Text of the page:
‘Oras de Peligro’ | Inquirer Opinion
Human Face

‘Oras de Peligro’

The end as beginning. This is how Joel Lamangan’s “Oras de Peligro” (Bagong Siklab Productions) could be for those who were not there or were yet unborn when people power that drove millions to the streets toppled the Marcos dictatorship in February 1986. The end as the beginning of understanding and facing up to truths that cannot be disputed. The end of a dark era where a historical scrollback can begin, from where we derive strength to move forward in the interest of the motherland.


The movie is also for denialists, revisionists, and distortionists of history, and those who might need a tap on their brain area where memory resides.

“Oras” ends with these words writ large on screen as both reminder and warning: “Ang mga ito ay tunay na pangyayari. Huwag pagtakpan and katotohanan. Igalang ang kasaysayan (These are true events. Do not hide/deny the truth. Respect history).” I watched the movie at Fishermall in Quezon City on the first day of screening.


Oras de peligro translates in English as “hours of danger” (oras from the Spanish word horas), a common Filipino expression that warns and urges one to be strong and on guard, the time to fight or to flee.

The movie is a timely reminder of that event 37 years ago, sometimes dubbed as “the Filipinos’ one brief shining moment.” Indeed, it was a first of its kind in the entire planet and a spectacle to behold. Epic, surreal, cinematic. But to the ordinary, hardworking Filipinos, in the fringes of society, whose immediate concerns were how to make it through the day and to find justice, it was also an epiphany of sorts as the movie would show.

A whole stretch of Epifanio de los Santos (or Edsa) Avenue, named after a hero, was the main staging place where the people power uprising took place. (But not to forget similar and simultaneous uprisings in other places in the country.) Real historical footage of the events from Feb. 22 to 25, 1986, provide the backdrop against which the life of one family, their friends, and neighbors unfolds and builds up to a crescendo, as if in cadence with the Edsa uprising. Death, oppression, and lies bedevil a low-income urban neighborhood with Beatriz (Cherry Pie Picache) in a tearful role who succeeds to extract the viewer’s own.

The characters in the movie have counterparts in real life that suddenly came alive in this journalist’s memory (Ask me!). They are a microcosm of a wounded society, with sectors represented. “Oras” is not all weeping and gnashing of teeth. Kindness shines through in the darkest hours.

Mae Paner as Ma’am Jessa, the activist matrona with a big heart, is a bit too caricatured, but I let her be. Nanding Josef as Ka Elyong, head of a rural farming cooperative, is a credible face of grief at the wake of his son Dario (Allen Dizon), jeepney driver and husband of Beatriz (So handsome in the coffin). The striking workers at the picket line, the students, the sex predator, the police, the doctor, the neighbors. Good cop, bad cop. Rich and poor. Urban and rural. Their interwoven lives provide the warp and woof of a society in the grip of an iron hand the characters might not directly see in the beginning. The role of media—print, TV, radio—is evident.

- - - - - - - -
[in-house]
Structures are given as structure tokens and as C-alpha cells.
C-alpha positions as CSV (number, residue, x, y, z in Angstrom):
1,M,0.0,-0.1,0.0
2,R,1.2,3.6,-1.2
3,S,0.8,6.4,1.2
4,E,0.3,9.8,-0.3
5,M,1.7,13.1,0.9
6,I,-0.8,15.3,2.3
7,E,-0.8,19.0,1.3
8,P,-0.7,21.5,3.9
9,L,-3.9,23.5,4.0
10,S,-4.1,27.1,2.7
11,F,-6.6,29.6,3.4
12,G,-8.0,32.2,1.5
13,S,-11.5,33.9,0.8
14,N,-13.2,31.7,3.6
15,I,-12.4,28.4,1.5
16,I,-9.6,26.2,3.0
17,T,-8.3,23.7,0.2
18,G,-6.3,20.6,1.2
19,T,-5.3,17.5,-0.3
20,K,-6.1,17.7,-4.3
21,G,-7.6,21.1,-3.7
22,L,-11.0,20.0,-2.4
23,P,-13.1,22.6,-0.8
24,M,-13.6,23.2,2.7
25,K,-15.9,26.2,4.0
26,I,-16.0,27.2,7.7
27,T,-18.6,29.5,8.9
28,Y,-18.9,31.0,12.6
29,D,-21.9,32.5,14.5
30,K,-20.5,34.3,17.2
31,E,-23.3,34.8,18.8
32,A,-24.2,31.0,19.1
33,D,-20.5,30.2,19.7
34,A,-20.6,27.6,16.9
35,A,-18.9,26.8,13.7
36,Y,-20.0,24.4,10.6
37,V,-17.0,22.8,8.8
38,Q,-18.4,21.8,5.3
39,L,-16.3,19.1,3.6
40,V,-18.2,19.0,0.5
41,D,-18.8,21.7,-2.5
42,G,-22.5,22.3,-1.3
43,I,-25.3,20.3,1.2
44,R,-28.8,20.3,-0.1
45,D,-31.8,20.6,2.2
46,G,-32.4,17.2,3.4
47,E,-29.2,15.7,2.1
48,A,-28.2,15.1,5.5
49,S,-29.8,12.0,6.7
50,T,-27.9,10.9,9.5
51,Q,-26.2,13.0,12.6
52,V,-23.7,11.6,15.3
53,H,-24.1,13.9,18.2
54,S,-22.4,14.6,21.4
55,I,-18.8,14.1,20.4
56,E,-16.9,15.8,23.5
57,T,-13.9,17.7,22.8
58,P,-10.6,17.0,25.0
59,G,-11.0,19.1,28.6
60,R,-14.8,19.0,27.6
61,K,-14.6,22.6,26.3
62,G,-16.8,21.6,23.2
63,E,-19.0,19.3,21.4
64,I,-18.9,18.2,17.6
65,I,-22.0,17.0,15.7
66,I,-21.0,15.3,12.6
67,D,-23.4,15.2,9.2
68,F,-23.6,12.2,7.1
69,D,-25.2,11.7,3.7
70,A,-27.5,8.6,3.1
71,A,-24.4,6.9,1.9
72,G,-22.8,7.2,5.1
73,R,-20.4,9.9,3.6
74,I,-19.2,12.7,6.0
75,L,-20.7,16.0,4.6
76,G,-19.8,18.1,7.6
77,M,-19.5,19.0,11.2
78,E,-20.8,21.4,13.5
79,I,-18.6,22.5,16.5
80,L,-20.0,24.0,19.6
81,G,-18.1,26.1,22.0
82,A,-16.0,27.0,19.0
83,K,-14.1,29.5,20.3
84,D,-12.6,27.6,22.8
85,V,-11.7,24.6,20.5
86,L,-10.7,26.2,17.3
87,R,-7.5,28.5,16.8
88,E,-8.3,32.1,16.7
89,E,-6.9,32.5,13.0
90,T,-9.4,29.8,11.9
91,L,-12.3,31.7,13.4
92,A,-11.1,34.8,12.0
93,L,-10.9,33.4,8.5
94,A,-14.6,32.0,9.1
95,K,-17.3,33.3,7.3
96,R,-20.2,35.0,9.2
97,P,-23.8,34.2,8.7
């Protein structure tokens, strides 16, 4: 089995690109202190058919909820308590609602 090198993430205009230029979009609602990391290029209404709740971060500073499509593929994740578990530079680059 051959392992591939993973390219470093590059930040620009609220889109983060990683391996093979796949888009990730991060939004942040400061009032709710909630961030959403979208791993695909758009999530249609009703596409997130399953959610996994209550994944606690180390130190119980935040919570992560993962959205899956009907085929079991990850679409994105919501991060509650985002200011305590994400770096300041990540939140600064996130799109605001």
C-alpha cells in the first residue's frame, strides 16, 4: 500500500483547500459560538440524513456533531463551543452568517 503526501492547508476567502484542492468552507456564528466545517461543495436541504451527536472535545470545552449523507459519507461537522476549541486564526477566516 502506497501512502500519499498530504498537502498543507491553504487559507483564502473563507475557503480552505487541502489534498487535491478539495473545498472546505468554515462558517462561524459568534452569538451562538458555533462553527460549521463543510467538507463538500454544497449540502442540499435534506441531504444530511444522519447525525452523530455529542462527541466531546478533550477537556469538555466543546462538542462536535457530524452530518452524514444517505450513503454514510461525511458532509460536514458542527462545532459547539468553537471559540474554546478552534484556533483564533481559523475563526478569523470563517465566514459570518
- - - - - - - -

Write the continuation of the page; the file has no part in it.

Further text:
The national event interspersed with ordinary lives must have been a difficult one, but “Oras” director Lamangan, scriptwriters Boni Ilagan and Eric Ramos, and editors pulled it off quite well, I must say. (Lamangan and Ilagan were political detainees, tortured during the Marcos dictatorship.) For how to tell a true national story in parallel with a composite story about grassroots lives, each character a personification of so many lives we know about?

“Oras” struck me personally because I knew the danger that is meant by the movie title, not once but many times as a journalist. I was present in Camp Aguinaldo on the night of Feb. 22, 1986, when a faction in the military led by Armed Forces of the Philippines chief Fidel Ramos and Defense Minister Juan Ponce Enrile announced their breakaway from the Marcos government (O, ha, with Enrile admitting that the ambush meant to kill him was staged. The “ambush” presaged the imposition of martial law in 1972). I, along with other journalists, was there when, the next day, the putschists marched to cross Edsa to hole up in Camp Crame. The footage was shown in the movie. As we walked the distance, I was imagining how it would be if a helicopter would fire shots on us. One of my own oras de peligro.


I will not tell you how “Oras” ends. Go watch, remember, and proclaim the truth.


Send feedback to cerespd@gmail.com

Your subscription could not be saved. Please try again.
Your subscription has been successful.

Subscribe to our daily newsletter

By providing an email address. I agree to the Terms of Use and acknowledge that I have read the Privacy Policy.

Read Next
Don't miss out on the latest news and information.

Subscribe to INQUIRER PLUS to get access to The Philippine Daily Inquirer & other 70+ titles, share up to 5 gadgets, listen to the news, download as early as 4am & share articles on social media. Call 896 6000.

TAGS: 1986 Edsa People Power Revolt, dictator, freedom, marcos
For feedback, complaints, or inquiries, contact us.
Your subscription could not be saved. Please try again.
Your subscription has been successful.

Fearless views on the news

By providing an email address. I agree to the Terms of Use and acknowledge that I have read the Privacy Policy.

© Copyright 1997-2023 INQUIRER.net | All Rights Reserved

We use cookies to ensure you get the best experience on our website. By continuing, you are agreeing to our use of cookies. To find out more, please click this link.